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Stephen Weir first reporter to talk to this popular streaming service   Black TV/Film comes to Canada via Amazon Prime Video Channel By Stephen Weir:  UMC, the first streaming service ever created for Black TV and film from AMC Networks, is coming to this country. The company announced yesterday afternoon that it is extending its reach into Canada with its debut on Amazon Prime Video Channels this week. Prime Video Channels launched for Canada in June of last year and currently offers 18 channels, including AMC Networks Acorn TV, Shudder, and Sundance Now. UMC’s addition is the first that specifically caters to Black and Afro-Canadian audiences. The rapidly growing Black-focused streaming service features an array of programming that includes exclusive UMC original series; independent films; stage plays; popular network TV, nostalgic Black cinema, and much more. “We will offer diverse content that captures the essence of the Black experience, no matter which continent you live,” Brett

Diversity in the boardroom

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Industry panel asks are museums in crisis? By Stephen Weir : The winds of change are about to begin blowing through the boardrooms of public art galleries and museums in Ontario. On Thursday a panel of art experts will be meeting online at the  Ontario Museum Association’s  (OMA) annual meeting to talk the talk about the lack of diversity at the top! The  industry wide discussion is self-titled “ Are Museums in Crisis ” inspired by a number of recent articles in both the  Canadian Art Magazine  and the Toronto  Globe and Mail.   These well-respected publications have published articles that report that the vast majority of people running public art galleries and museums are white while employees and cultural consumers alike want change! A panel discussion about having more exhibition and shows by  non-white artists? No, right now the issue is diversity in terms of who is running our public cultural organizations - curators, executives and boards members.  The keynote OMA four-person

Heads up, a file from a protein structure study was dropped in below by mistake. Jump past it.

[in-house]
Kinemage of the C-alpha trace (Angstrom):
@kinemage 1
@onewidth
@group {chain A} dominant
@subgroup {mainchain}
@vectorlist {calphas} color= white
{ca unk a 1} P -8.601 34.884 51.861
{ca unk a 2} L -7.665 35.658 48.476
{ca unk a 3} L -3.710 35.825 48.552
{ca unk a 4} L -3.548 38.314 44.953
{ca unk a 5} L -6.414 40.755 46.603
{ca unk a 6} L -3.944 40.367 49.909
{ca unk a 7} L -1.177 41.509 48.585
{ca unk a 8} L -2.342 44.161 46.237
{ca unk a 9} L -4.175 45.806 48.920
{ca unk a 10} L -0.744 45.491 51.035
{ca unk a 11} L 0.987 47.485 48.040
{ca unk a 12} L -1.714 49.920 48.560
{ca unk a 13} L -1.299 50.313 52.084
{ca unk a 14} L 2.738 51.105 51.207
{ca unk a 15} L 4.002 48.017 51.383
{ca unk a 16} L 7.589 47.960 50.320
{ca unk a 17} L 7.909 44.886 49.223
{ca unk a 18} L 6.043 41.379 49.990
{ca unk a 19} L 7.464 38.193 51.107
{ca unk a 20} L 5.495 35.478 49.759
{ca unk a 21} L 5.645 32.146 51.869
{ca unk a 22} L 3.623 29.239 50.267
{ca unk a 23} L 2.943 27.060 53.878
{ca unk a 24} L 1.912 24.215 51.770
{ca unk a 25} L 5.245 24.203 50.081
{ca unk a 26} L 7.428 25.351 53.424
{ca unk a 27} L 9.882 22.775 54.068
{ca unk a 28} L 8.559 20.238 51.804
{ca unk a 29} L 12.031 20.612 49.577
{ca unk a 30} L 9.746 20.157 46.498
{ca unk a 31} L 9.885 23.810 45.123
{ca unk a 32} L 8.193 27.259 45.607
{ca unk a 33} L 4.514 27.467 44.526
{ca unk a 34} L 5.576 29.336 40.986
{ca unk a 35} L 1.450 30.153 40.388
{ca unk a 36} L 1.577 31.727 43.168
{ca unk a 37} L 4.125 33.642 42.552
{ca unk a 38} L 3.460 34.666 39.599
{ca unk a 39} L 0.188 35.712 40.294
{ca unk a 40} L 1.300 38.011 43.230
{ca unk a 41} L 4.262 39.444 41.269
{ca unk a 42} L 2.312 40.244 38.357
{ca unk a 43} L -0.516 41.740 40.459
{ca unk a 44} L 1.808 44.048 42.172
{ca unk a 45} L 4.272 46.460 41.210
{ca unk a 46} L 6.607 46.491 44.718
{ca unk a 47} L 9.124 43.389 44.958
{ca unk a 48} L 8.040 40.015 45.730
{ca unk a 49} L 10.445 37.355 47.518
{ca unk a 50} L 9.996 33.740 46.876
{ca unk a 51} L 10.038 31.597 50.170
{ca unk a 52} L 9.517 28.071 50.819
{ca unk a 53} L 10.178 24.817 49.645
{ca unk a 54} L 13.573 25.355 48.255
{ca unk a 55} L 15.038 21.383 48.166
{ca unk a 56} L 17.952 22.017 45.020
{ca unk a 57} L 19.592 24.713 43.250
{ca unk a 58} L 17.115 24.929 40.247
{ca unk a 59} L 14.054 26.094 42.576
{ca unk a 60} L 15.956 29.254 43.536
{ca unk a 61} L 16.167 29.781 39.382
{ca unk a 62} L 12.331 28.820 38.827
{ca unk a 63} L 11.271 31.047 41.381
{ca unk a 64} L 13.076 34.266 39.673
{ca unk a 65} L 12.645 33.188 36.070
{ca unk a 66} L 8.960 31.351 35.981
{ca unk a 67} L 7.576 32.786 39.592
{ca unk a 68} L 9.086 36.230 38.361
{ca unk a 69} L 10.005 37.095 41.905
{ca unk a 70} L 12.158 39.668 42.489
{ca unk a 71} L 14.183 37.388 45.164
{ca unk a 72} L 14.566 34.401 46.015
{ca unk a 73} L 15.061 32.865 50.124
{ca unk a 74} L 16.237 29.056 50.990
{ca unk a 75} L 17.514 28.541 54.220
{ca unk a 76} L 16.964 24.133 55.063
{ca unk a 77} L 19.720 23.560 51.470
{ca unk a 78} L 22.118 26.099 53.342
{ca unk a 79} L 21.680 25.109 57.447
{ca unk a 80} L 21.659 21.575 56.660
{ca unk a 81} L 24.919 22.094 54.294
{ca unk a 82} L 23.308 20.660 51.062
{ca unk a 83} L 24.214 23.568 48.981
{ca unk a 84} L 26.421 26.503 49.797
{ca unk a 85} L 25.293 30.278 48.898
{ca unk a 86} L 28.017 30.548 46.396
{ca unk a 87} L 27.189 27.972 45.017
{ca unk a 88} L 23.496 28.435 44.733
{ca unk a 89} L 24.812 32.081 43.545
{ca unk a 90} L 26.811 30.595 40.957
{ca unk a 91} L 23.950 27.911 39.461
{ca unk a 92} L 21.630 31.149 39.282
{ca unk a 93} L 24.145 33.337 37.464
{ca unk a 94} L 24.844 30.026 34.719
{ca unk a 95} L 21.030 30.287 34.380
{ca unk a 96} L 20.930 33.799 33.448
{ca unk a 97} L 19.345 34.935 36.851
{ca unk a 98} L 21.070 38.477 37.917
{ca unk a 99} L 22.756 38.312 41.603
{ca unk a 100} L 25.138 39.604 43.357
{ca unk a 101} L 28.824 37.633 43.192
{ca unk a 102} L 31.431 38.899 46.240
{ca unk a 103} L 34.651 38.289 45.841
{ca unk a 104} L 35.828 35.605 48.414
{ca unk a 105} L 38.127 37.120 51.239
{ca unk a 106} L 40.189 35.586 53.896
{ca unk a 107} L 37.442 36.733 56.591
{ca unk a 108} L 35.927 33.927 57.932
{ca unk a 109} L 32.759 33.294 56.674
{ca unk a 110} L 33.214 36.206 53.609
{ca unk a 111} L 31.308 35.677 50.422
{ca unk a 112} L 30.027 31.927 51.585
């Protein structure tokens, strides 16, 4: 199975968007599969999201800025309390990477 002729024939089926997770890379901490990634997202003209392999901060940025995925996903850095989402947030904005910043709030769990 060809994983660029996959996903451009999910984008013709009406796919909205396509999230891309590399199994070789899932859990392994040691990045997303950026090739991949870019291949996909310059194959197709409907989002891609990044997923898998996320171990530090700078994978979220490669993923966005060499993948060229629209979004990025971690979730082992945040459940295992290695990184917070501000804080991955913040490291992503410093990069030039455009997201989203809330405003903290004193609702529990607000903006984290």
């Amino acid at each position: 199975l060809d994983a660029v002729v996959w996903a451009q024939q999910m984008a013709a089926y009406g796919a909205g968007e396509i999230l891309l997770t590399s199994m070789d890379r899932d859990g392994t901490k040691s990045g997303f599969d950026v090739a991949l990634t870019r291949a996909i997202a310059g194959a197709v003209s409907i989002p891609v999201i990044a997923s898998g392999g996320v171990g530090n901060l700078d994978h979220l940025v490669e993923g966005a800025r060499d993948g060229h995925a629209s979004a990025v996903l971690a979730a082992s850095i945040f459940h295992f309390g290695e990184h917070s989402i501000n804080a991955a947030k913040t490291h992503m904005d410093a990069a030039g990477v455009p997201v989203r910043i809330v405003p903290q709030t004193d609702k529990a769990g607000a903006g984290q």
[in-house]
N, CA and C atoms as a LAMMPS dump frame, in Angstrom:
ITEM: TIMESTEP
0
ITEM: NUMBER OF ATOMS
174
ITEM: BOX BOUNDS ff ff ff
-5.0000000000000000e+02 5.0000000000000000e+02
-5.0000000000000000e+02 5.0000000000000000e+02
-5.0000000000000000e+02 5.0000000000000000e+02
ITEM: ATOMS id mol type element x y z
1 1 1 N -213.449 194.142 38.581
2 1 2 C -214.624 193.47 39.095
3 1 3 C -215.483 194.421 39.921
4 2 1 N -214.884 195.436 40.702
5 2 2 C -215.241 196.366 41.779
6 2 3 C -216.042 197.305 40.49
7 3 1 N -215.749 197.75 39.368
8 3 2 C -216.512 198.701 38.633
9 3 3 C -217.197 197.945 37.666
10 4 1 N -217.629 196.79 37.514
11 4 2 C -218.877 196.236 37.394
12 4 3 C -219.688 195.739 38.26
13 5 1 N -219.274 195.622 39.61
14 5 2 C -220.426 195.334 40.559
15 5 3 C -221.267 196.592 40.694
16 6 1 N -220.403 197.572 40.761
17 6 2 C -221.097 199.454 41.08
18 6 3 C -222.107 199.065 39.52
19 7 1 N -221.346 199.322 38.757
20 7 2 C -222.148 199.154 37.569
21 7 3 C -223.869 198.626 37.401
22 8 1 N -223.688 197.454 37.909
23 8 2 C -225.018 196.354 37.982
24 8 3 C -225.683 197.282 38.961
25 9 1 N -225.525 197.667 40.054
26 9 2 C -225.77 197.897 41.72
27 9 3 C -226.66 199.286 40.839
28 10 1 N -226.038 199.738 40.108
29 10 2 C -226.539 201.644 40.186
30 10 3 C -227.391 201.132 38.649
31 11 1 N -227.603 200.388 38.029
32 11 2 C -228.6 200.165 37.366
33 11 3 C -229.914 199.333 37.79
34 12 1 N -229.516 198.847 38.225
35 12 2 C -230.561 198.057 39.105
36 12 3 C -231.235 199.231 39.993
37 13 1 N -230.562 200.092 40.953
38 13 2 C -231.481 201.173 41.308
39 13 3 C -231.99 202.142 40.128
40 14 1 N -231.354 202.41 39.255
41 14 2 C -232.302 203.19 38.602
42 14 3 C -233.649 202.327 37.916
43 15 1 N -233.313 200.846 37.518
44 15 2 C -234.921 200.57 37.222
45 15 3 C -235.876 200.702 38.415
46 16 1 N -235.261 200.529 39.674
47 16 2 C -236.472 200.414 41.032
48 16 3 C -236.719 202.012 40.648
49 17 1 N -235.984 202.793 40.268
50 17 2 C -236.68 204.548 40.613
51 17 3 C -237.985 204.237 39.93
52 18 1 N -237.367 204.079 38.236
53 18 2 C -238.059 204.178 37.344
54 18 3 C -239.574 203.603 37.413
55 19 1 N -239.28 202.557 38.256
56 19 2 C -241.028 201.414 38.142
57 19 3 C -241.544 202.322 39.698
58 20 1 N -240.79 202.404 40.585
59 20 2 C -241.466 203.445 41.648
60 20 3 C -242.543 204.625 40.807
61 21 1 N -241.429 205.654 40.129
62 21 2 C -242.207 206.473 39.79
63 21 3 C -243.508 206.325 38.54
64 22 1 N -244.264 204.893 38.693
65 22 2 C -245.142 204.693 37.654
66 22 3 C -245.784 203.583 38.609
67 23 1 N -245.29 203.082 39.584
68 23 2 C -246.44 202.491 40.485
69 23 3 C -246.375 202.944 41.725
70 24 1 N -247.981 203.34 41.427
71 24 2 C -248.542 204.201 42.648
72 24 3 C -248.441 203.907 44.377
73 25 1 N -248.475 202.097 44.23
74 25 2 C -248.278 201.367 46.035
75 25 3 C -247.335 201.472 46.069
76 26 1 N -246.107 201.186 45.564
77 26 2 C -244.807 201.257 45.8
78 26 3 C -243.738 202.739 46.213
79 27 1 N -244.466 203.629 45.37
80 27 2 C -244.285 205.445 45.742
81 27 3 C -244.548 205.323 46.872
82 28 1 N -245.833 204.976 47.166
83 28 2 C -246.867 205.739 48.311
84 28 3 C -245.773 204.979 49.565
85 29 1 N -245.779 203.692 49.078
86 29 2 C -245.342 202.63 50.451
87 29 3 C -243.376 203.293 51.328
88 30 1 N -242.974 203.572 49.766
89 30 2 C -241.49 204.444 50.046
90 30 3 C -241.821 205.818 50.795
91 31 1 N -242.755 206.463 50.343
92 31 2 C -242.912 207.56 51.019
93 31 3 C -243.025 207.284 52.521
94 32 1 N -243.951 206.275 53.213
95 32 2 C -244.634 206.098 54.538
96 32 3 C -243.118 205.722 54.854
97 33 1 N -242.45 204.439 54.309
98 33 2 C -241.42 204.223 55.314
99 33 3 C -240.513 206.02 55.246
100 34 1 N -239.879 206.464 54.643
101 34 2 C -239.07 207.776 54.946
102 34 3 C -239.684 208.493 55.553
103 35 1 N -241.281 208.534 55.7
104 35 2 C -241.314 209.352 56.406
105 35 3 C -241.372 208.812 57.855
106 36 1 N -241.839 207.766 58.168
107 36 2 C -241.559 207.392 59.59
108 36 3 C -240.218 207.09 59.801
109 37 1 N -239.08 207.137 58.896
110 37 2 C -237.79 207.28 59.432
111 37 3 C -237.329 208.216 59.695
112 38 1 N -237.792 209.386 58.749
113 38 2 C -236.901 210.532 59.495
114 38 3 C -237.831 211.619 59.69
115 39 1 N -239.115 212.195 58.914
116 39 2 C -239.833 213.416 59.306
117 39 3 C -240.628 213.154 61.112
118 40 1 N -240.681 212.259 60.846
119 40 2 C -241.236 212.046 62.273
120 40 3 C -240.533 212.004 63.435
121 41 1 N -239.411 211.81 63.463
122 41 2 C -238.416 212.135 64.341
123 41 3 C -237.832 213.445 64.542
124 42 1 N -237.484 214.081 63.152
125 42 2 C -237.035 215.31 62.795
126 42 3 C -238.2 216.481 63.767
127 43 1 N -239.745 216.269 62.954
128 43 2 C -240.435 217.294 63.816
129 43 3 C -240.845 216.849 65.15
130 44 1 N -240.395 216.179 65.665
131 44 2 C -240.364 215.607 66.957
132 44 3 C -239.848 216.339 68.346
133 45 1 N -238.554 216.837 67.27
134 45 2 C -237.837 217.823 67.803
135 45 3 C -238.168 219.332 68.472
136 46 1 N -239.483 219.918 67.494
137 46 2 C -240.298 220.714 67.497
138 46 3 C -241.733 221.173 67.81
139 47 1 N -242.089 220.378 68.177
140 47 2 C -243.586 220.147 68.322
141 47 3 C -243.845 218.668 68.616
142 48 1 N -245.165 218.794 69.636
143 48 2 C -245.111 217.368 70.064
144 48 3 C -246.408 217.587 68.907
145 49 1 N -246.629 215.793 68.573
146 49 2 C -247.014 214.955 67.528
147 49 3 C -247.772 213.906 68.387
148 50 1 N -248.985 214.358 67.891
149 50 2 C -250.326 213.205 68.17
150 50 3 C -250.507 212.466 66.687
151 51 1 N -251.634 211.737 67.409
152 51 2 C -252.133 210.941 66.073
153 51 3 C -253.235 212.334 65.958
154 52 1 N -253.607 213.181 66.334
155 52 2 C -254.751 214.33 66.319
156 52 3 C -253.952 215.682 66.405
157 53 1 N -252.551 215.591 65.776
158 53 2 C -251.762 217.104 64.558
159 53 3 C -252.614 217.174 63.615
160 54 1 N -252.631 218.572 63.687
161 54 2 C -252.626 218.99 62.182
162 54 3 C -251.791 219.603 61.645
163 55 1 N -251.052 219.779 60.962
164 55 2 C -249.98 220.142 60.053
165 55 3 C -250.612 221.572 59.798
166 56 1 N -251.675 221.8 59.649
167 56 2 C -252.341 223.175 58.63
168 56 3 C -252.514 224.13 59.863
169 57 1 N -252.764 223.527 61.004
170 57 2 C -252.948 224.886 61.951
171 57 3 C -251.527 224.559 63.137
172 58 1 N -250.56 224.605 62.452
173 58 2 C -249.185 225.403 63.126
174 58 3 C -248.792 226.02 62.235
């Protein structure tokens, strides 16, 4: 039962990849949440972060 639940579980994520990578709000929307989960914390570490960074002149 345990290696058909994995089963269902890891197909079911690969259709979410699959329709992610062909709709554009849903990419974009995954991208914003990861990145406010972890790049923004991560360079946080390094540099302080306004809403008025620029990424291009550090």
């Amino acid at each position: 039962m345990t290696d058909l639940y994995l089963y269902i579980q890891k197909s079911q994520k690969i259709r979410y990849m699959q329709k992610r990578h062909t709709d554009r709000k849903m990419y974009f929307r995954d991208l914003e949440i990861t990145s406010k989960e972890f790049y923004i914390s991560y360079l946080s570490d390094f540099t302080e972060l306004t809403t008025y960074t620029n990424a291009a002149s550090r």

UK's Costa Book Awards finalist hails from T&T

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Trinidad novelist Ingrid Persaud in the running for a big UK book prize By Stephen Weir:  UK’s Costa Book Awards finalists were just announced including Trinidad’s  Ingrid Persaud . Her novel  Love After Love is in the running for the annual 5,000 £  pr ize for Top First Novel. The Costa Book Awards are a set of annual literary awards in five categories recognising English-language books penned by writers based in Britain and Ireland.  A nominated author need not be a citizen to win the Prize. Persaud a writer in her 50s left Trinidad at the age of 18 to study and work in the UK.  A late bloomer, She  won both the 2017 Commonwealth short story prize and the 2018   BBC National short story award with  The Sweep Sop.  Love After Love, her first full-length novel,  is about an unconventional household in Trinidad. It tells  the story of Trinidadian Betty Ramdin, who has suffered for years at the hands of her husband, an abusive drunk who “only gave love you could feel. He cuff you down?

Table Talk. Hip Vodka and much much more.

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Table Talk. Hip Vodka and much much more. Yvette Martin is back in Toronto changing the entertainment world.   By Stephen Weir   Sitting around Yvette Martin’s kitchen table in her home northwest of Toronto shooting the breeze with a local reggae star the talk is  dope .  Even more so than one might expect because thousands of Jamaicans are  watching and hanging on to every word Martin says in her new weekly radio and TV show. Producer. Actress. Playwright. Friend to the music world. Yvette Martin hosts this new radio and television weekly morning show on the Caribbean World Channel (CWCTV) in Jamaica that all takes place around her Canadian kitchen table. Visiting reggae stars. Actresses. New songs dropping every week. Often it is just interesting stories from one of the hardest working music producers this side of the US border.  Her busy busy life, even during the lockdown is all fodder for her new issues based Caribbean World Channel show  Table Talk with Yvette  heard and seen Thu